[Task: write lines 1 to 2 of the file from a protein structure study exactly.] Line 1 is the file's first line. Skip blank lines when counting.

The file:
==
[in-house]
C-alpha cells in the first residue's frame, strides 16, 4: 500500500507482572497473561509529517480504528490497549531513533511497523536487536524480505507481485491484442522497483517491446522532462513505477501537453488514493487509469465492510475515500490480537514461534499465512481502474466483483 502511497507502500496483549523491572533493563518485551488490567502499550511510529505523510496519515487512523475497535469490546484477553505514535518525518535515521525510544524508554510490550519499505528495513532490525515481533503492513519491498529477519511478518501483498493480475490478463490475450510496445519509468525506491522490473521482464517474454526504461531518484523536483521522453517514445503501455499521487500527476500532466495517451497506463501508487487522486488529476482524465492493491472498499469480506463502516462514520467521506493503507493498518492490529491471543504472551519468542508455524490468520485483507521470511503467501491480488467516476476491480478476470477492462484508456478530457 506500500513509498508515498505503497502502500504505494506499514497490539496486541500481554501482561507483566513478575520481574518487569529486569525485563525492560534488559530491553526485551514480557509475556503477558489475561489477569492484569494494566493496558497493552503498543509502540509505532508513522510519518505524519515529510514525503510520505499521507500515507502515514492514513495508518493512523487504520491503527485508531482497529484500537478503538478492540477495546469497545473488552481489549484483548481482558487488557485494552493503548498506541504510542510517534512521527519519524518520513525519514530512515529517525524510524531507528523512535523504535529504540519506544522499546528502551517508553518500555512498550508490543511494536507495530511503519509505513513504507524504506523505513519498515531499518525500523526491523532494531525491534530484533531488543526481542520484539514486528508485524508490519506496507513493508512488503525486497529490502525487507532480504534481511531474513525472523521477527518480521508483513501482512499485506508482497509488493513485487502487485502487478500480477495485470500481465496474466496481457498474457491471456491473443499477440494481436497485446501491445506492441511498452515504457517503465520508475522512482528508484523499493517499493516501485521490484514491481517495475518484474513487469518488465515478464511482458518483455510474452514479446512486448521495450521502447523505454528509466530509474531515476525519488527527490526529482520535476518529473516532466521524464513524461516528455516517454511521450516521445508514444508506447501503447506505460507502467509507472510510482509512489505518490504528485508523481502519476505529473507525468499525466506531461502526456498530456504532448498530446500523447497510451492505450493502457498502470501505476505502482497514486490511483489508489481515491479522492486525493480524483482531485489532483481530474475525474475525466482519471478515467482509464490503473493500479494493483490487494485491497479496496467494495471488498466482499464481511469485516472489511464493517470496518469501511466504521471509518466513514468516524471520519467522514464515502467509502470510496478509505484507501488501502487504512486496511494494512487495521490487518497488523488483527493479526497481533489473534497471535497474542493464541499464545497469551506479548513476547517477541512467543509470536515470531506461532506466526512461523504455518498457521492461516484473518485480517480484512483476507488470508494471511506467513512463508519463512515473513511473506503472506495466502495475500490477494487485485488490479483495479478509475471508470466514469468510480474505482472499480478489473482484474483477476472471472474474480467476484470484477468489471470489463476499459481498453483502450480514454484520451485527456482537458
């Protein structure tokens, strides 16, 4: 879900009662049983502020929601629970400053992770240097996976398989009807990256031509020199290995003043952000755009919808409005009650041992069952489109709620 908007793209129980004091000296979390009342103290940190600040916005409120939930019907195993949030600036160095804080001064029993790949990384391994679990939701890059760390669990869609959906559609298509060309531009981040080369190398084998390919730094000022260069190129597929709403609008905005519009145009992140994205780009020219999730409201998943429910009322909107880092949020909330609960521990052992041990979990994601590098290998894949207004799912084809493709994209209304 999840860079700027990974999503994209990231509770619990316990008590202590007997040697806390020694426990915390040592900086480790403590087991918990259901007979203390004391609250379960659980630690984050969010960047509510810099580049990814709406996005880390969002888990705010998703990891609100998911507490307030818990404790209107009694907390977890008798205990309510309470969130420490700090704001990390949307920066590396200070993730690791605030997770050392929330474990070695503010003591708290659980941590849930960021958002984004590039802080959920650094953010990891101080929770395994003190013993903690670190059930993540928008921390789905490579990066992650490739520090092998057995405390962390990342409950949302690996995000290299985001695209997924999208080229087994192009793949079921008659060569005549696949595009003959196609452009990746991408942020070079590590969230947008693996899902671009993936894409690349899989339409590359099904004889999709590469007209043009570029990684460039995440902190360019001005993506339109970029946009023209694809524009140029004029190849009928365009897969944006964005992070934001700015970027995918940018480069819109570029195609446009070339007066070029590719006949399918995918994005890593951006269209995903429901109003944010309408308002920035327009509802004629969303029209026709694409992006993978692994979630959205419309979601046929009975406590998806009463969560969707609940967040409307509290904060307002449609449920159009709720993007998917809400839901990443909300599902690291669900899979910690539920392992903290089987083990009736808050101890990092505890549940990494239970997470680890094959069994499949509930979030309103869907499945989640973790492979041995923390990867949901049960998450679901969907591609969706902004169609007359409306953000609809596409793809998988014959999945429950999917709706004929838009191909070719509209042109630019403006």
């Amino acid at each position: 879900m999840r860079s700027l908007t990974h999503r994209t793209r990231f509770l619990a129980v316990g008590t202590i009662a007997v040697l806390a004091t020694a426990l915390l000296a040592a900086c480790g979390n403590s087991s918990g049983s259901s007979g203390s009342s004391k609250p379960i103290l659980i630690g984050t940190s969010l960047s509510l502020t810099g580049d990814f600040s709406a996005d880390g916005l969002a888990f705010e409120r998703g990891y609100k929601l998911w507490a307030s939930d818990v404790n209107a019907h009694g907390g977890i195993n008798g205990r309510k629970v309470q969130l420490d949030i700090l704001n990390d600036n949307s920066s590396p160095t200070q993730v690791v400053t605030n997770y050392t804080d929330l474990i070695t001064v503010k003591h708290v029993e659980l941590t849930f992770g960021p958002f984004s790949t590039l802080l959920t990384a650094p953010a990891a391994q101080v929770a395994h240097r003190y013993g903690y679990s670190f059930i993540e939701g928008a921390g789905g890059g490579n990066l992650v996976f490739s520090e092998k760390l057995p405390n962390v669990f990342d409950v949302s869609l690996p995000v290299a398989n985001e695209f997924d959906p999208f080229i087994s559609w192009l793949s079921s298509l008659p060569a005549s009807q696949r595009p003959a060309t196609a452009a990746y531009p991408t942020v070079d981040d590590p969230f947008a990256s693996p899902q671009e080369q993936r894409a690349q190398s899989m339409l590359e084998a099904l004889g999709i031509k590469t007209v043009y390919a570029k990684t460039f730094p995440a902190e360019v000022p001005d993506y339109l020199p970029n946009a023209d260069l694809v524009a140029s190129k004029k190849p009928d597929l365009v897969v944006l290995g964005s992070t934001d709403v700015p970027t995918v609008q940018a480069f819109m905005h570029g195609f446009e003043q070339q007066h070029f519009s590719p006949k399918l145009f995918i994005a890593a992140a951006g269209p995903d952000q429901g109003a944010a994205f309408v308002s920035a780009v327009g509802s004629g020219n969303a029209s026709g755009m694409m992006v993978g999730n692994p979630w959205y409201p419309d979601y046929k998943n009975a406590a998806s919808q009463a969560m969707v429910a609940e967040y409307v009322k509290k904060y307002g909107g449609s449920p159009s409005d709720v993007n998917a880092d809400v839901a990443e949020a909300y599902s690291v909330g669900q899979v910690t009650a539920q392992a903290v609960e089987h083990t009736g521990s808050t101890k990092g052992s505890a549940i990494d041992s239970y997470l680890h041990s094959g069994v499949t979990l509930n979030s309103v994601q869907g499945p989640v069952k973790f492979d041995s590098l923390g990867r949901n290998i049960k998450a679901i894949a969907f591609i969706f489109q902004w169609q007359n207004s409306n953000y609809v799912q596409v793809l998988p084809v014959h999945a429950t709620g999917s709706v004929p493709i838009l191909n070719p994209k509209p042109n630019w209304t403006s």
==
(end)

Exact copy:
[in-house]
C-alpha cells in the first residue's frame, strides 16, 4: 500500500507482572497473561509529517480504528490497549531513533511497523536487536524480505507481485491484442522497483517491446522532462513505477501537453488514493487509469465492510475515500490480537514461534499465512481502474466483483 502511497507502500496483549523491572533493563518485551488490567502499550511510529505523510496519515487512523475497535469490546484477553505514535518525518535515521525510544524508554510490550519499505528495513532490525515481533503492513519491498529477519511478518501483498493480475490478463490475450510496445519509468525506491522490473521482464517474454526504461531518484523536483521522453517514445503501455499521487500527476500532466495517451497506463501508487487522486488529476482524465492493491472498499469480506463502516462514520467521506493503507493498518492490529491471543504472551519468542508455524490468520485483507521470511503467501491480488467516476476491480478476470477492462484508456478530457 506500500513509498508515498505503497502502500504505494506499514497490539496486541500481554501482561507483566513478575520481574518487569529486569525485563525492560534488559530491553526485551514480557509475556503477558489475561489477569492484569494494566493496558497493552503498543509502540509505532508513522510519518505524519515529510514525503510520505499521507500515507502515514492514513495508518493512523487504520491503527485508531482497529484500537478503538478492540477495546469497545473488552481489549484483548481482558487488557485494552493503548498506541504510542510517534512521527519519524518520513525519514530512515529517525524510524531507528523512535523504535529504540519506544522499546528502551517508553518500555512498550508490543511494536507495530511503519509505513513504507524504506523505513519498515531499518525500523526491523532494531525491534530484533531488543526481542520484539514486528508485524508490519506496507513493508512488503525486497529490502525487507532480504534481511531474513525472523521477527518480521508483513501482512499485506508482497509488493513485487502487485502487478500480477495485470500481465496474466496481457498474457491471456491473443499477440494481436497485446501491445506492441511498452515504457517503465520508475522512482528508484523499493517499493516501485521490484514491481517495475518484474513487469518488465515478464511482458518483455510474452514479446512486448521495450521502447523505454528509466530509474531515476525519488527527490526529482520535476518529473516532466521524464513524461516528455516517454511521450516521445508514444508506447501503447506505460507502467509507472510510482509512489505518490504528485508523481502519476505529473507525468499525466506531461502526456498530456504532448498530446500523447497510451492505450493502457498502470501505476505502482497514486490511483489508489481515491479522492486525493480524483482531485489532483481530474475525474475525466482519471478515467482509464490503473493500479494493483490487494485491497479496496467494495471488498466482499464481511469485516472489511464493517470496518469501511466504521471509518466513514468516524471520519467522514464515502467509502470510496478509505484507501488501502487504512486496511494494512487495521490487518497488523488483527493479526497481533489473534497471535497474542493464541499464545497469551506479548513476547517477541512467543509470536515470531506461532506466526512461523504455518498457521492461516484473518485480517480484512483476507488470508494471511506467513512463508519463512515473513511473506503472506495466502495475500490477494487485485488490479483495479478509475471508470466514469468510480474505482472499480478489473482484474483477476472471472474474480467476484470484477468489471470489463476499459481498453483502450480514454484520451485527456482537458